Olympics on TV: Agony of the Feat

Before sitting down to watch the Winter Olympics, or to compete in them, it is helpful to remind yourself that this is real athletics, not intended as simple-minded entertainment, like "Battle of the Network Hunks and Bimbos" or something.

With that in mind, I parked in front of my television Tuesday night for the full run of coverage on ABC.

While interesting, the program raised many puzzling questions. Such as . . .

Is Eddy the Eagle part of the Olympics, or did I accidentally switch channels and get a Disney movie, like "Revenge of the Nerd"?

Why must ABC cut away so frequently from the exciting, fast-paced, colorful spectacle to give us snippets of the Olympics? I mean, just when you get into the flow of the commercials, why do they cut away for two minutes of luge or ice falling?

After a couple hours, does anyone but me tend to get the events mixed up with the commercials? Is Super G a laundry detergent?

How does ABC squeeze four hours of commercials into a three-hours time bloc?

Wouldn't the family and fans of Bonnie Blair be just as proud of Bonnie if, instead of that gold medal, she returned to Champaign, Ill., with "gold-tipped, long-lasting Kodak batteries, the official battery of the Olympics"?

I know figure skating needs all the drama it can get, but do they have to refer to that one twirl where the woman's head is down by the ice as "The Death Spiral?" What is the actual body count on that maneuver? Would we love and respect the skaters any less if they called that move by a more honest term, like "The Bouffant Crusher?"

Do ski companies line up around the block to pay Eddy the Eagle not to wear their skis?

Why doesn't Eddy the Eagle fly like the other ski jumpers? Are his ears too big? Has he been taking off from the ladies' tees? Why aren't Al Campanis and Jimmy the Greek called in to offer theories?

What's the name of the color commentator on Nordic skiing, the geek who said, "The Swedes are flatter than pancakes, they haven't been able to ski their way out of a wet paper bag?" When the Swedes cranked it up in the 10-kilometer cross-country relay, why didn't this commentator point out that the race was a real hum-dinger of a barn-burning cliff-hanger? When the Swedes crossed the finish line first, shreds of wet paper bag clinging to their suits, why didn't Carl Cliche exhort, "How Swede it is?"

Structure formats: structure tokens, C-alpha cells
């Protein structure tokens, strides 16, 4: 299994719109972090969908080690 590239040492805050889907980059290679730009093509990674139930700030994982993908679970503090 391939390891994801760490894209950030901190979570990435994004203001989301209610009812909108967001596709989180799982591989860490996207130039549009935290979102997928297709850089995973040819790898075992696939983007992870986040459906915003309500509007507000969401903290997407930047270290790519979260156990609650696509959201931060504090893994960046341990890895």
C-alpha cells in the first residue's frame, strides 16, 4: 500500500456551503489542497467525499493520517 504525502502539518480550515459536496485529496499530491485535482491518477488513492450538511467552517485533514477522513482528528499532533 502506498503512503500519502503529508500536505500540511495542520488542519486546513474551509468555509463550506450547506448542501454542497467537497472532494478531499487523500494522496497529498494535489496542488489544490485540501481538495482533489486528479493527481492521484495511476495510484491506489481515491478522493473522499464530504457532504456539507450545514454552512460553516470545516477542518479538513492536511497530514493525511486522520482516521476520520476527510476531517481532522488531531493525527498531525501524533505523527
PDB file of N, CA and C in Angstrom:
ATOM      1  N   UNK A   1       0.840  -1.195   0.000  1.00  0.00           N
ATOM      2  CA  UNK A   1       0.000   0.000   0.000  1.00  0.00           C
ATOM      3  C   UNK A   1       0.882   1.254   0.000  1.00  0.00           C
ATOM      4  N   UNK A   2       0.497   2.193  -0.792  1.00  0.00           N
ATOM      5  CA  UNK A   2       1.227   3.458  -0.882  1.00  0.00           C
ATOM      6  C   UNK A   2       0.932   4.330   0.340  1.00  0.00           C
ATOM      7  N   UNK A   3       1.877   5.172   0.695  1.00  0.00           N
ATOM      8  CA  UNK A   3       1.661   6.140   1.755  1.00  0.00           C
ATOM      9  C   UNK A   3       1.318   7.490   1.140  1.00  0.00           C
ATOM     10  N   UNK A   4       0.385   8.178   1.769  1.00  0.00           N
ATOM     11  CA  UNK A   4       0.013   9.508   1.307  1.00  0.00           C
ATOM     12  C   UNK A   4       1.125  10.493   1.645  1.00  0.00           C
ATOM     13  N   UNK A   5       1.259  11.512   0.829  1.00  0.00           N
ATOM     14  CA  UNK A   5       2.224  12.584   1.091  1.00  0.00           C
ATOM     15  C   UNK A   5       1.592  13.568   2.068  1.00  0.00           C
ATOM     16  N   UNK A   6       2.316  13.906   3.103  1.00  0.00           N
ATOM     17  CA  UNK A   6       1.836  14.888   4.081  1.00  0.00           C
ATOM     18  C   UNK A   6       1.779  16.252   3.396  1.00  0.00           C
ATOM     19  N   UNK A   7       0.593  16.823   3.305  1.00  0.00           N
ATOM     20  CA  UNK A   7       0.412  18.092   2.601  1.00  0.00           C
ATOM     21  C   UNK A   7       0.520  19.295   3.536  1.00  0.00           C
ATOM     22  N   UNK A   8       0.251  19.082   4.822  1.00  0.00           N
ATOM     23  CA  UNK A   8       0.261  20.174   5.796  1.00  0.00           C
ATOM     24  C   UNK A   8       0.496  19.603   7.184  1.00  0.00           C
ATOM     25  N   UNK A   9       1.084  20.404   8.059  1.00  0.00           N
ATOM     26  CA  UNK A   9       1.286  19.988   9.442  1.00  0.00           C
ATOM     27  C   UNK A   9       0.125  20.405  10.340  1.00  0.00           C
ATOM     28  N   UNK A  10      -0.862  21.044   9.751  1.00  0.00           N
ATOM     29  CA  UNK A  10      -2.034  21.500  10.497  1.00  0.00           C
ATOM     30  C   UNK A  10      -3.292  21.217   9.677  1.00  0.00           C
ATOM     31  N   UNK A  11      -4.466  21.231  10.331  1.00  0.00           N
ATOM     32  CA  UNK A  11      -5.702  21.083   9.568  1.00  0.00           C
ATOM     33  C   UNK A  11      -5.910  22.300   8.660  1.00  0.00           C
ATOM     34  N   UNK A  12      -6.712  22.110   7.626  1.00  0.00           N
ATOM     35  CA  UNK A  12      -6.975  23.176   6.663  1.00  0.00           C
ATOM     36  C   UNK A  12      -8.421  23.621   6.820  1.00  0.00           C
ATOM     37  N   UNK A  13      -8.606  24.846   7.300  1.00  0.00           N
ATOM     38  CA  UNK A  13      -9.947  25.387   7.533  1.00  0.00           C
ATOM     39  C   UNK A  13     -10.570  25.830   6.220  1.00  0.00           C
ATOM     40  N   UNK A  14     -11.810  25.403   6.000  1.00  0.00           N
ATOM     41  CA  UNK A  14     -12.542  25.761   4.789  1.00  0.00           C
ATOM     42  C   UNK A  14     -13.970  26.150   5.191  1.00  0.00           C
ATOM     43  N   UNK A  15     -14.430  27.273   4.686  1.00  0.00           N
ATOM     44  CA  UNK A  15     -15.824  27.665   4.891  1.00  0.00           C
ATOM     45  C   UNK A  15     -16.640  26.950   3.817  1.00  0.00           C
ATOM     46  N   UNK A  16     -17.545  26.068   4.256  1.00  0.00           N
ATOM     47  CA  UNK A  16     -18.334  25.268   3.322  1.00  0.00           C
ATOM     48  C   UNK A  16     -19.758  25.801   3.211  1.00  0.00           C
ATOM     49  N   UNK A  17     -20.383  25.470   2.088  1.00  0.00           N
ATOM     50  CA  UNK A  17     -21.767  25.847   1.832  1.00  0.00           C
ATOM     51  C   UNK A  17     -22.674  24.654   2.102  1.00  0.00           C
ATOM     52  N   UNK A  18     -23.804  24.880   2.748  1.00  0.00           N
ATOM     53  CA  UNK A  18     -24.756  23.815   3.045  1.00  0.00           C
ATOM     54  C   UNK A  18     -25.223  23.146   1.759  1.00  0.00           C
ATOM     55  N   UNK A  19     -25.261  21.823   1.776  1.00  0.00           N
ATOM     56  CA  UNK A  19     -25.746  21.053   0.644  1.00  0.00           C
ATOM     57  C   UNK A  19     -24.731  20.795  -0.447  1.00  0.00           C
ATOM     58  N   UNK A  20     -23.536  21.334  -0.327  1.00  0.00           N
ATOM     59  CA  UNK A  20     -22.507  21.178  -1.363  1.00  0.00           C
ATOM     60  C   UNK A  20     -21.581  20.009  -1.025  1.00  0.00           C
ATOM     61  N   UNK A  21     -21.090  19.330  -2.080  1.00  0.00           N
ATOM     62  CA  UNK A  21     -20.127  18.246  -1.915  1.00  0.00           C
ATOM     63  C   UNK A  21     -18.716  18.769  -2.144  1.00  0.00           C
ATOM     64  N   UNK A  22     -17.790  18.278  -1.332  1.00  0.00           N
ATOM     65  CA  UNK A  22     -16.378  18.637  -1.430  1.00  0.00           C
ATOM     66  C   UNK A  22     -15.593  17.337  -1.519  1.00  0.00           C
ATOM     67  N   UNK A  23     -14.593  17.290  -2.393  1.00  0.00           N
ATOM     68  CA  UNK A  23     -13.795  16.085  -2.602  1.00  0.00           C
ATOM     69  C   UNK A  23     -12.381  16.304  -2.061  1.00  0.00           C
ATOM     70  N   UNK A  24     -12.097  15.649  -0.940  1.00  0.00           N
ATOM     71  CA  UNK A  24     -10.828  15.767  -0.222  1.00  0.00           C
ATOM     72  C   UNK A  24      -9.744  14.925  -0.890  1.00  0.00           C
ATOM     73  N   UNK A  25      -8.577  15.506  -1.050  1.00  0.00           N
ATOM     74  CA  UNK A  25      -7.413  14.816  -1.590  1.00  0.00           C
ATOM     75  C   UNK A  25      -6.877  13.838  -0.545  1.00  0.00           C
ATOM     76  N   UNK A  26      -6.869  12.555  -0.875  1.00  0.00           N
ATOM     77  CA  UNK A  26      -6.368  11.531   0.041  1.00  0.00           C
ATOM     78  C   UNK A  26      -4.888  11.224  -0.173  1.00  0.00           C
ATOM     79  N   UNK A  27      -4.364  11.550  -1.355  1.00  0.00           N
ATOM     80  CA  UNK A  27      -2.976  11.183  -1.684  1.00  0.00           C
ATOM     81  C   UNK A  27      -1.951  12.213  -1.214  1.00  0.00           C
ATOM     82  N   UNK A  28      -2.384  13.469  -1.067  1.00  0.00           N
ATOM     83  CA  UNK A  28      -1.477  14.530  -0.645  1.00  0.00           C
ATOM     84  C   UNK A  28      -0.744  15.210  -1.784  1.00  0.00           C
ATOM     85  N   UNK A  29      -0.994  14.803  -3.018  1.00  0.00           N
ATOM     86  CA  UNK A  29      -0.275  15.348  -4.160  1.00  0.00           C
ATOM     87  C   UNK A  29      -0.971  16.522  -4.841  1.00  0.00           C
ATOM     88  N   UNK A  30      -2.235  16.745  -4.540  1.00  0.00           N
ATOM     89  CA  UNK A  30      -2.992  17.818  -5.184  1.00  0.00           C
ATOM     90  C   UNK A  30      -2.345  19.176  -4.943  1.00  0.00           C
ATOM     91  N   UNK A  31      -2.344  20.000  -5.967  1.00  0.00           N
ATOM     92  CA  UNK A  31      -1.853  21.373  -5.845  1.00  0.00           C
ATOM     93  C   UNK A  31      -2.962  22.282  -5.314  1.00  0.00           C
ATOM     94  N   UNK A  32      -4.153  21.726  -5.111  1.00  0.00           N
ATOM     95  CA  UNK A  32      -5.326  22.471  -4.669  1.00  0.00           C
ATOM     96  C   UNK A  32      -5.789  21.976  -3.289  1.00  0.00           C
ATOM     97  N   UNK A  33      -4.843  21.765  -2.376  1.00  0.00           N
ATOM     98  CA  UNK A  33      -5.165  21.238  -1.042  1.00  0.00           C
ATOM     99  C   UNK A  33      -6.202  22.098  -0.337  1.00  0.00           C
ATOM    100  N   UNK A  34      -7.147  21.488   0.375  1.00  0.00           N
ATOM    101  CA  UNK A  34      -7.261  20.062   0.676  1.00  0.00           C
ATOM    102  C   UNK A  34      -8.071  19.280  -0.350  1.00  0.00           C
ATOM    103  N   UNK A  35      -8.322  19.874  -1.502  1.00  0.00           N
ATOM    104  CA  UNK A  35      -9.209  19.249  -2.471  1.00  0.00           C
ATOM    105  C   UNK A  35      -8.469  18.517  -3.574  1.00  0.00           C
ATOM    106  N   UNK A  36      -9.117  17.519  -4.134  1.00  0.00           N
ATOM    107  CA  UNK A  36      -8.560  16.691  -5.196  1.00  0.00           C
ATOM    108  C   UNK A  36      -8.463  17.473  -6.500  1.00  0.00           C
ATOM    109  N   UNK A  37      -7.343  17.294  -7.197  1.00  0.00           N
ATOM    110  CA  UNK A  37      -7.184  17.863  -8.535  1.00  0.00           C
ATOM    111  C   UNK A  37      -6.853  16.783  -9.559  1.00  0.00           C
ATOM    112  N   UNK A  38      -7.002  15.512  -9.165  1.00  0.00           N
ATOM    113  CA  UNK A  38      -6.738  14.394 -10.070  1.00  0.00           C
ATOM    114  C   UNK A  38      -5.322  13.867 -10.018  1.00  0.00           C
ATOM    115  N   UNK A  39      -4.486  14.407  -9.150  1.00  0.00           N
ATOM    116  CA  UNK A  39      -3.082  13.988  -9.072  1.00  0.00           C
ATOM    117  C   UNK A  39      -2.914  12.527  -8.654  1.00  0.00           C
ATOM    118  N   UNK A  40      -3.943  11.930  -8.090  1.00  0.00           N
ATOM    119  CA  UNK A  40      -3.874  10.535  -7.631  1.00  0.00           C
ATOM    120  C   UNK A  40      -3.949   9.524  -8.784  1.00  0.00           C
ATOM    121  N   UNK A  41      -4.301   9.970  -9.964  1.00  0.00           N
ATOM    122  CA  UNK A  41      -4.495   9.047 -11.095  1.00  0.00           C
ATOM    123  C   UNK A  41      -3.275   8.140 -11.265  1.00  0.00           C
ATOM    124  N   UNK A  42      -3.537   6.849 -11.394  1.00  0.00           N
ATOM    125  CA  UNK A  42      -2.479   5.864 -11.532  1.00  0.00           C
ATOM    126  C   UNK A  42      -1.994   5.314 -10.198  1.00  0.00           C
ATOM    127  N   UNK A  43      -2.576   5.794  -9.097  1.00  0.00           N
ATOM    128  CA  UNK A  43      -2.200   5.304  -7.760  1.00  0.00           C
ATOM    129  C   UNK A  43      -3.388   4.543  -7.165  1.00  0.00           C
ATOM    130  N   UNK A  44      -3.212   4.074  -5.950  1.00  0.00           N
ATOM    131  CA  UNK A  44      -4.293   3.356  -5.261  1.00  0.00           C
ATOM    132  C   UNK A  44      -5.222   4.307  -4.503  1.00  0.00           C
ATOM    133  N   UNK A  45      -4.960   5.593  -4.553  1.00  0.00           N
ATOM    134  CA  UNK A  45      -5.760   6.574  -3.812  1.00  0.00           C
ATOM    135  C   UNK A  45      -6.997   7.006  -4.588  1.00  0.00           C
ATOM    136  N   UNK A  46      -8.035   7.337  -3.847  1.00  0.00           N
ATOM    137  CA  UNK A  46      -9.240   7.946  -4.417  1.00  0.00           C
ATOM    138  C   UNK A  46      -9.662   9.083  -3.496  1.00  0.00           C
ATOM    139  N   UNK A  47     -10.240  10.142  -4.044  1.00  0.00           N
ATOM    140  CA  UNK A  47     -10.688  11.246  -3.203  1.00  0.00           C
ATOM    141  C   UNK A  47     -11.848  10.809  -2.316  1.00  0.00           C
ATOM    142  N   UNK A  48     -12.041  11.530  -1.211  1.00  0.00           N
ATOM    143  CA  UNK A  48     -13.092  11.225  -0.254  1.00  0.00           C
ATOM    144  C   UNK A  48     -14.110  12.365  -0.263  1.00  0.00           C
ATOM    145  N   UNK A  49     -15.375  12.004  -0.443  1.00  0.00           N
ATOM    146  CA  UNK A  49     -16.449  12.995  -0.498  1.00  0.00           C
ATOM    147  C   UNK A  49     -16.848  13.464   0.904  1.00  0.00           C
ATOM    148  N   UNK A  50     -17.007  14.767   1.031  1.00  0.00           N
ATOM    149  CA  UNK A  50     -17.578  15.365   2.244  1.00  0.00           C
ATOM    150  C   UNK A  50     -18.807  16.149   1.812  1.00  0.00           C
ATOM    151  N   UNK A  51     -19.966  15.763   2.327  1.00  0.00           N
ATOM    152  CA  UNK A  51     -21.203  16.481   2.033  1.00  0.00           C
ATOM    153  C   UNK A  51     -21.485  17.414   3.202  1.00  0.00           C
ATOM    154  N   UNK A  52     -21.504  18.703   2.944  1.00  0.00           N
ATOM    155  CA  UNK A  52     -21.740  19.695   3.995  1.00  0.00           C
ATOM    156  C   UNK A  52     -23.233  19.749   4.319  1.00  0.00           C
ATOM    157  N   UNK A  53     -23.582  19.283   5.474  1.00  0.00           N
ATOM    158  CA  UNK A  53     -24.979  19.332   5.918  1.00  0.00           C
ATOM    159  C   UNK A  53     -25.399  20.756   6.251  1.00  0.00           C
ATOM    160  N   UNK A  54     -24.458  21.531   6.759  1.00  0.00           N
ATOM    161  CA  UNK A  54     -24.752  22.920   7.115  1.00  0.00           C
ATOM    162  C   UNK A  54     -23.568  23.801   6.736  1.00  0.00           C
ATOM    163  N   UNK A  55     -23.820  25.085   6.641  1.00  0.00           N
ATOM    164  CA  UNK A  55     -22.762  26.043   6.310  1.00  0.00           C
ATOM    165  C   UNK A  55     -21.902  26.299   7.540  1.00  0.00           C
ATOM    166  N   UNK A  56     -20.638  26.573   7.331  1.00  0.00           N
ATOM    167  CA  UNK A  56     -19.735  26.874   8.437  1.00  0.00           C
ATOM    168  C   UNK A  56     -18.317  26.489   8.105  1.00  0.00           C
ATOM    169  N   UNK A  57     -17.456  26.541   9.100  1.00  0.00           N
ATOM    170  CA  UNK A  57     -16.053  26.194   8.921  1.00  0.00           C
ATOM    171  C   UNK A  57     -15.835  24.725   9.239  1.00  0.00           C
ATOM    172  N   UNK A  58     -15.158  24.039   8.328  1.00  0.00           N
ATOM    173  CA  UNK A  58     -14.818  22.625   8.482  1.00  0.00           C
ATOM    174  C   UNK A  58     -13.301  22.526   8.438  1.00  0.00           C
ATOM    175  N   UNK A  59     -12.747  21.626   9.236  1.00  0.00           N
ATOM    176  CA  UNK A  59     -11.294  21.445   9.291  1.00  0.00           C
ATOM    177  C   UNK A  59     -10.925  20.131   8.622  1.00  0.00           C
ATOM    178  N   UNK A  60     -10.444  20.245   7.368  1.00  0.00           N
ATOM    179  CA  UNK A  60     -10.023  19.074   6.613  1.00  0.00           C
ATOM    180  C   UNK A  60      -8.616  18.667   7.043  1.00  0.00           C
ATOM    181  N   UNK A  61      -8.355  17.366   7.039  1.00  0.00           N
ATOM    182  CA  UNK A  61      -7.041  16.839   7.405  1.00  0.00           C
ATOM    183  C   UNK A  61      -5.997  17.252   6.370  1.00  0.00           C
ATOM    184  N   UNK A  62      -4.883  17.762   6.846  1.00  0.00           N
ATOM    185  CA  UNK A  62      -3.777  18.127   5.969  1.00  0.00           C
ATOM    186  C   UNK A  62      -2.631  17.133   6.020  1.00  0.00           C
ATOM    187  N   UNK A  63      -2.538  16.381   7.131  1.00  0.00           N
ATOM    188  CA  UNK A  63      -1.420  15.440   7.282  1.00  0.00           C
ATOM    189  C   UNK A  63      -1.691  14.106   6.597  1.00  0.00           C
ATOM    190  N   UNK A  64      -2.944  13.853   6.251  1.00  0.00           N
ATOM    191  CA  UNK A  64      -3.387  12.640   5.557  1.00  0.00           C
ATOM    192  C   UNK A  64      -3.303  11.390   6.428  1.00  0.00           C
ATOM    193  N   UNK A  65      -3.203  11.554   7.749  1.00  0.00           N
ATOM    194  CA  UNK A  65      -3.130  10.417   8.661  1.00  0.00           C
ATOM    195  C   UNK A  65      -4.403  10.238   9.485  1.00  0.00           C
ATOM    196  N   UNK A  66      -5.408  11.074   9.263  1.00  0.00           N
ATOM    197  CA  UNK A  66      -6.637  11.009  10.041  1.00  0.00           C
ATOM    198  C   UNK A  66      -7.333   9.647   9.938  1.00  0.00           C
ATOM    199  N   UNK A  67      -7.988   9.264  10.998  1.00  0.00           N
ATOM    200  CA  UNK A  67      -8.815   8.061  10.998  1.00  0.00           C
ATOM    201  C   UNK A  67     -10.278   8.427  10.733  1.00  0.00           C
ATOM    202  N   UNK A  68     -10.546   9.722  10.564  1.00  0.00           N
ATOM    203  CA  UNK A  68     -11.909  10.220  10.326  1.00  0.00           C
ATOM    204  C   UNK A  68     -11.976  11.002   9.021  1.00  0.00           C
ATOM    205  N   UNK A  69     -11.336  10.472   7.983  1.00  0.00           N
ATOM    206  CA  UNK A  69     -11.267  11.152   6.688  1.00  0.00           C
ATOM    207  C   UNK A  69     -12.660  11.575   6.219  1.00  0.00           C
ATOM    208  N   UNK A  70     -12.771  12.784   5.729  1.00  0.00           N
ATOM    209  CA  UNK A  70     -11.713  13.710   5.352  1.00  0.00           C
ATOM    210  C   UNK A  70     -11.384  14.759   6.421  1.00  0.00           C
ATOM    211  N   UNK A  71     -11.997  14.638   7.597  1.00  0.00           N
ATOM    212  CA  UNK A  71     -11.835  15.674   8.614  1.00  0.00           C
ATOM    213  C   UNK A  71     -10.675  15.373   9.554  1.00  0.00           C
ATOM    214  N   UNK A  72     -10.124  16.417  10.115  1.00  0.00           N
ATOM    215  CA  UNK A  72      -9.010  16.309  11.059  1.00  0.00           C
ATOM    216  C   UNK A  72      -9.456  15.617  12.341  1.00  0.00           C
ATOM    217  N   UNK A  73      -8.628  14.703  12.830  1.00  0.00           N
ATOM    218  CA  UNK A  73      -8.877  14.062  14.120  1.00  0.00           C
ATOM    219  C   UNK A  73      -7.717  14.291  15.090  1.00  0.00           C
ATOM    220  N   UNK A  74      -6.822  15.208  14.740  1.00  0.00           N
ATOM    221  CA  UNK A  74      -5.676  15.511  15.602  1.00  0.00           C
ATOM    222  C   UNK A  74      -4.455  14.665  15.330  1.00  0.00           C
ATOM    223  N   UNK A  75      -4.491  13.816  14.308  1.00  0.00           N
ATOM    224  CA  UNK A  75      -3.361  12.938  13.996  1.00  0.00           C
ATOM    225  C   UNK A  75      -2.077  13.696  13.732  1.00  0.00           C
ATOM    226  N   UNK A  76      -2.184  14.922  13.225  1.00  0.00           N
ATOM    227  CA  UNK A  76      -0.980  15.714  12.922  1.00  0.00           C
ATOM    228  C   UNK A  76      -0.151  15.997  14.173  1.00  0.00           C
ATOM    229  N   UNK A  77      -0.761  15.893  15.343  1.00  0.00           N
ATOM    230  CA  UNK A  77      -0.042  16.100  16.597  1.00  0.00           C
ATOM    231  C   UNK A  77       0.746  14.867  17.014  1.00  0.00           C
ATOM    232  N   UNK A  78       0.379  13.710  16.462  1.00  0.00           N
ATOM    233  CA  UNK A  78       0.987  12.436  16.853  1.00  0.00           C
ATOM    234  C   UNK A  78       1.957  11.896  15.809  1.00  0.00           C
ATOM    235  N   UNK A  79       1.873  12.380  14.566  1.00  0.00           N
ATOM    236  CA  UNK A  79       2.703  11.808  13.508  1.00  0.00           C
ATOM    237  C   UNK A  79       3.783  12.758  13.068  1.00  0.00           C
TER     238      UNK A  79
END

On those super-closeup camera shots during the medal ceremonies, can't the cameras zoom in just a little bit closer and fill the entire TV screen with a teardrop and a freckle? Is this cinematic art or microbiology? Can't we see the pretty young woman's entire face, or would that violate some kind of AFTRA rule?

Can you imagine how Jimmy Swaggart would cry if he ever won a gold medal? How about if he won pairs figure skating with Tammy Bakker?

The people of Calgary want desperately to project a great image of their city to the world, but why? Do they think some guy watching television will turn to his wife and say, "Honey, I'm sick of Malibu. Let's move to Calgary and get the paint sandblasted off our Porsche for free."?

Don't the luge sleds look stiff and too short for most of the sliders? If those people are going to slide downhill, why don't they do it on something comfortable, like a hammock or Jim McKay?

In the downhill skiing, what's with the interior decor in that "start house" at the top of the hill? Did Calgary run out of money before they could hang some paneling or wallpaper? I mean, bare plywood? Shouldn't there be a crescent moon carved in the door?

Doggone it, how do we know Bob Uecker couldn't medal in the luge if he gave it a try?

The toboggan people are on the right track, letting Willie Gault compete, but why don't they take the next logical step and have someone stand midcourse and throw Willie a football?

During the telecast, why did L.A.'s Channel 7 interject a teaser about an 11 o'clock news item, a man who accidentally gave himself a successful lobotomy by shooting himself in the mouth? Isn't the prospect of watching Frank and Kathie Lee Gifford toast marshmallows on the Olympics wrap-up show exciting enough to keep viewers glued to Channel 7 during the half-hour news break?

Who gets more hang time on his jumps--Eddy the Eagle or Brian Boitano?

In the commercials, don't the Olympic tie-ins get confusing? On the Maxwell House Coffee commercial, for instance, when they say "Good to the last drop," are they referring to the ice skaters or to Eddy the Eagle?

If your town has a litter problem, can you hire a group of those 10-K cross-country skiers to make a few runs through the city? With those flashing poles, would so much as a gum wrapper survive?

If Eddy the Eagle goes any slower down the ramp, is there a danger that he'll stick to the lip of the ramp and be hanging out there like the radiator ornament on a Rolls-Royce?

Why did ABC keep announcing that the coverage is "live," when for about one-third of America's viewers the telecast is as live as Jim McKay's chances of being invited to emcee next year's "Battle of the Network Hunks and Bimbos"?

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